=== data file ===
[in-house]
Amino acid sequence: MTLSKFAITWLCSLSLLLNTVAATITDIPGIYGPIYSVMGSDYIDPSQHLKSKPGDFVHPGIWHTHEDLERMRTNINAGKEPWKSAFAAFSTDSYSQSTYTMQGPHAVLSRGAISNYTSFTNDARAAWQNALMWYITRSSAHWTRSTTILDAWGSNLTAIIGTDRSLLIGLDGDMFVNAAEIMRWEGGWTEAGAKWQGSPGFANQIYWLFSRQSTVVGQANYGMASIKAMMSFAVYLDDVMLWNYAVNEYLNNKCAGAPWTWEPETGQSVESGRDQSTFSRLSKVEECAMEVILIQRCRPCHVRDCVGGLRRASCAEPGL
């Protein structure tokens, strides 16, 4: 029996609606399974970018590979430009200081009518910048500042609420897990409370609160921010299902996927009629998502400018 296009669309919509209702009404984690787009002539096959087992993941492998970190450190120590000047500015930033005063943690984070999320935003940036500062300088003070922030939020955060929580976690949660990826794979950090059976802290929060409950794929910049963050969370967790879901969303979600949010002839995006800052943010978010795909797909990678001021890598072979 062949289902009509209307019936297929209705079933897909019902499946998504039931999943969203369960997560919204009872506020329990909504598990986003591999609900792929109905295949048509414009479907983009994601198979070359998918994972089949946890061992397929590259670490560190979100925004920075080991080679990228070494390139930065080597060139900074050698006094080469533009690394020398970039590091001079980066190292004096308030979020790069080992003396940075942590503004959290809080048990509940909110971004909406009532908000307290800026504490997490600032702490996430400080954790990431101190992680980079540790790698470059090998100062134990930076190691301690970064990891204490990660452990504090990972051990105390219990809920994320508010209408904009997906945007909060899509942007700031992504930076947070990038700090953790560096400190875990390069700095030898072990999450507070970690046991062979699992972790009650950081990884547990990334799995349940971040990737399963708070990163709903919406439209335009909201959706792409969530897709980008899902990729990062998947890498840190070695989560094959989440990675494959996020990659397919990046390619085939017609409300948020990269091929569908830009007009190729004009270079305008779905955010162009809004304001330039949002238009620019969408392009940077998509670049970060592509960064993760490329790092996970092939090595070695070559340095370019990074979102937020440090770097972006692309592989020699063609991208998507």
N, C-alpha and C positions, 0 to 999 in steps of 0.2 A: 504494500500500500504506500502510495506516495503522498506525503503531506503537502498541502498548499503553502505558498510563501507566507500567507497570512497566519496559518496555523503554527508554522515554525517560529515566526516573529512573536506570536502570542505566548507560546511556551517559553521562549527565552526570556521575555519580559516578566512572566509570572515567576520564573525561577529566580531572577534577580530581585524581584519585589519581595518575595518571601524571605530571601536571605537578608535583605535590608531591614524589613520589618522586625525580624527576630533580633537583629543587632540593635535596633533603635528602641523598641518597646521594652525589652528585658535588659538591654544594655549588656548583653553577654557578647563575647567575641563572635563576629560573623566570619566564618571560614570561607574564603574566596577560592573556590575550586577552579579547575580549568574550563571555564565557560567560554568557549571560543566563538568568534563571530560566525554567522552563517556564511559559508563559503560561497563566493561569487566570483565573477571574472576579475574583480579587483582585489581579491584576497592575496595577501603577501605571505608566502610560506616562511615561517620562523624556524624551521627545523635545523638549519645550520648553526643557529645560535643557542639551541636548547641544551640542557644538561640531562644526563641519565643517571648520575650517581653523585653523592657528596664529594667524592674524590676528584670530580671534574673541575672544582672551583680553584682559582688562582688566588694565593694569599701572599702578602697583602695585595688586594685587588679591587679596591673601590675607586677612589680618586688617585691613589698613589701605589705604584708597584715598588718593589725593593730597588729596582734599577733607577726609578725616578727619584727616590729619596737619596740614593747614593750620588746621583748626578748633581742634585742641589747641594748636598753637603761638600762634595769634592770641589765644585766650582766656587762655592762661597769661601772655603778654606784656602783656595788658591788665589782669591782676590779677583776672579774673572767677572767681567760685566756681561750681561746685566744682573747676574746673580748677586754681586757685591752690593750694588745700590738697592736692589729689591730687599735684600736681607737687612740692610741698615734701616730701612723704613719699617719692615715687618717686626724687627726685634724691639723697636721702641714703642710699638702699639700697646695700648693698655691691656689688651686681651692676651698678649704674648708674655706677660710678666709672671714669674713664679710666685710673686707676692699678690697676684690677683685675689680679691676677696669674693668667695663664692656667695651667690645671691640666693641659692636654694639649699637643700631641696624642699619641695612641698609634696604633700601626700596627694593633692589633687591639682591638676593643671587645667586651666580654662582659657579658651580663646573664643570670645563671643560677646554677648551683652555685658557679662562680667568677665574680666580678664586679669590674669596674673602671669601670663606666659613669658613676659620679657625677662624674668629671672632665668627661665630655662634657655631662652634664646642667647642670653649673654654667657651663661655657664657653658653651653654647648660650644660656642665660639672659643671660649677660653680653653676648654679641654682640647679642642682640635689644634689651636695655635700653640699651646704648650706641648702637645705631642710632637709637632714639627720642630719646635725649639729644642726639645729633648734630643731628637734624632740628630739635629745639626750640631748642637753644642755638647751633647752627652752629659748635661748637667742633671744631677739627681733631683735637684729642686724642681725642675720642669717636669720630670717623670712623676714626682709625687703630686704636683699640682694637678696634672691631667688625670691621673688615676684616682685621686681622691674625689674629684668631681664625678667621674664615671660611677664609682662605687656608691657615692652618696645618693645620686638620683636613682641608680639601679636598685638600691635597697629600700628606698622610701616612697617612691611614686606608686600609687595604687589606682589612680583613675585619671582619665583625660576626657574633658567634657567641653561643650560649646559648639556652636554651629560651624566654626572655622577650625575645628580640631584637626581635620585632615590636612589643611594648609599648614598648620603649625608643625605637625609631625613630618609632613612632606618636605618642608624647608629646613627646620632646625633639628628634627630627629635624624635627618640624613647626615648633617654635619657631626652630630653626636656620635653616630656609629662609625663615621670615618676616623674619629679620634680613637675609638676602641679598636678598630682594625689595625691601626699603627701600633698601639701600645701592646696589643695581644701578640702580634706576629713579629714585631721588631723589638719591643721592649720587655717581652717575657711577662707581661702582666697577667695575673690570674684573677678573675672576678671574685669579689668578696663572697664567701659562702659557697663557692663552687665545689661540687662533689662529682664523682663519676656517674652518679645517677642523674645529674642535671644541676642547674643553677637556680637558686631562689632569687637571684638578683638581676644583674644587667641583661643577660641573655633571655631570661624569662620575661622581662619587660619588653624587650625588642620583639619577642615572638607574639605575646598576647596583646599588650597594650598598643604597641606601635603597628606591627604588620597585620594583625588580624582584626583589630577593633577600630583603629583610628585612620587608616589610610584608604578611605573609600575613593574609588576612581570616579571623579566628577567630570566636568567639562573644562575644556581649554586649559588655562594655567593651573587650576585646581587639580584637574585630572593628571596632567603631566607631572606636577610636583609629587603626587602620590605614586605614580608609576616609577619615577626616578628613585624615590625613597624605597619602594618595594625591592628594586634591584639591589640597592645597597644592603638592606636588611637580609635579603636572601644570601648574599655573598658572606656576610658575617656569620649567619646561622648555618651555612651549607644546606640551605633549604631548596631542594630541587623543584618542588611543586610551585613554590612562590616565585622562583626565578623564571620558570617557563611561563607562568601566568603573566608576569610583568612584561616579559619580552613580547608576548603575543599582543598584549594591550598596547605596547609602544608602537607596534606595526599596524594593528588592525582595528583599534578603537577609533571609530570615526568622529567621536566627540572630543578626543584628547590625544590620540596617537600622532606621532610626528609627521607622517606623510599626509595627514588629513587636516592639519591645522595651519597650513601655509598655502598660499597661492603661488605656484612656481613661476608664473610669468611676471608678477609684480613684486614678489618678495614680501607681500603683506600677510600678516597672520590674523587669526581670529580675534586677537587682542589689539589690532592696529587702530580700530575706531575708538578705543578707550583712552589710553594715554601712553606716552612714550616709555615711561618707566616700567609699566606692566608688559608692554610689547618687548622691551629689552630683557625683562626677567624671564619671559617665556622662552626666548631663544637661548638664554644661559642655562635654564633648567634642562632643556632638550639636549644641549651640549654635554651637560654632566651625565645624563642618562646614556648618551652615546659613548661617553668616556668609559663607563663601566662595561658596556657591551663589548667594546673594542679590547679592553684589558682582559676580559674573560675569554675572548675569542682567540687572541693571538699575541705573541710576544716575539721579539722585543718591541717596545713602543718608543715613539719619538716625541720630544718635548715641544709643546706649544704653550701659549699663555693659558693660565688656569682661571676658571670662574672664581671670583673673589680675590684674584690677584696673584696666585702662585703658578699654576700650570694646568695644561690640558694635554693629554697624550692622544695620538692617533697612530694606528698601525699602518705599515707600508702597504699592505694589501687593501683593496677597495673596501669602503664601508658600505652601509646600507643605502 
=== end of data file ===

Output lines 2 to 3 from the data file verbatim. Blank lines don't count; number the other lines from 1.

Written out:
Amino acid sequence: MTLSKFAITWLCSLSLLLNTVAATITDIPGIYGPIYSVMGSDYIDPSQHLKSKPGDFVHPGIWHTHEDLERMRTNINAGKEPWKSAFAAFSTDSYSQSTYTMQGPHAVLSRGAISNYTSFTNDARAAWQNALMWYITRSSAHWTRSTTILDAWGSNLTAIIGTDRSLLIGLDGDMFVNAAEIMRWEGGWTEAGAKWQGSPGFANQIYWLFSRQSTVVGQANYGMASIKAMMSFAVYLDDVMLWNYAVNEYLNNKCAGAPWTWEPETGQSVESGRDQSTFSRLSKVEECAMEVILIQRCRPCHVRDCVGGLRRASCAEPGL
């Protein structure tokens, strides 16, 4: 029996609606399974970018590979430009200081009518910048500042609420897990409370609160921010299902996927009629998502400018 296009669309919509209702009404984690787009002539096959087992993941492998970190450190120590000047500015930033005063943690984070999320935003940036500062300088003070922030939020955060929580976690949660990826794979950090059976802290929060409950794929910049963050969370967790879901969303979600949010002839995006800052943010978010795909797909990678001021890598072979 062949289902009509209307019936297929209705079933897909019902499946998504039931999943969203369960997560919204009872506020329990909504598990986003591999609900792929109905295949048509414009479907983009994601198979070359998918994972089949946890061992397929590259670490560190979100925004920075080991080679990228070494390139930065080597060139900074050698006094080469533009690394020398970039590091001079980066190292004096308030979020790069080992003396940075942590503004959290809080048990509940909110971004909406009532908000307290800026504490997490600032702490996430400080954790990431101190992680980079540790790698470059090998100062134990930076190691301690970064990891204490990660452990504090990972051990105390219990809920994320508010209408904009997906945007909060899509942007700031992504930076947070990038700090953790560096400190875990390069700095030898072990999450507070970690046991062979699992972790009650950081990884547990990334799995349940971040990737399963708070990163709903919406439209335009909201959706792409969530897709980008899902990729990062998947890498840190070695989560094959989440990675494959996020990659397919990046390619085939017609409300948020990269091929569908830009007009190729004009270079305008779905955010162009809004304001330039949002238009620019969408392009940077998509670049970060592509960064993760490329790092996970092939090595070695070559340095370019990074979102937020440090770097972006692309592989020699063609991208998507």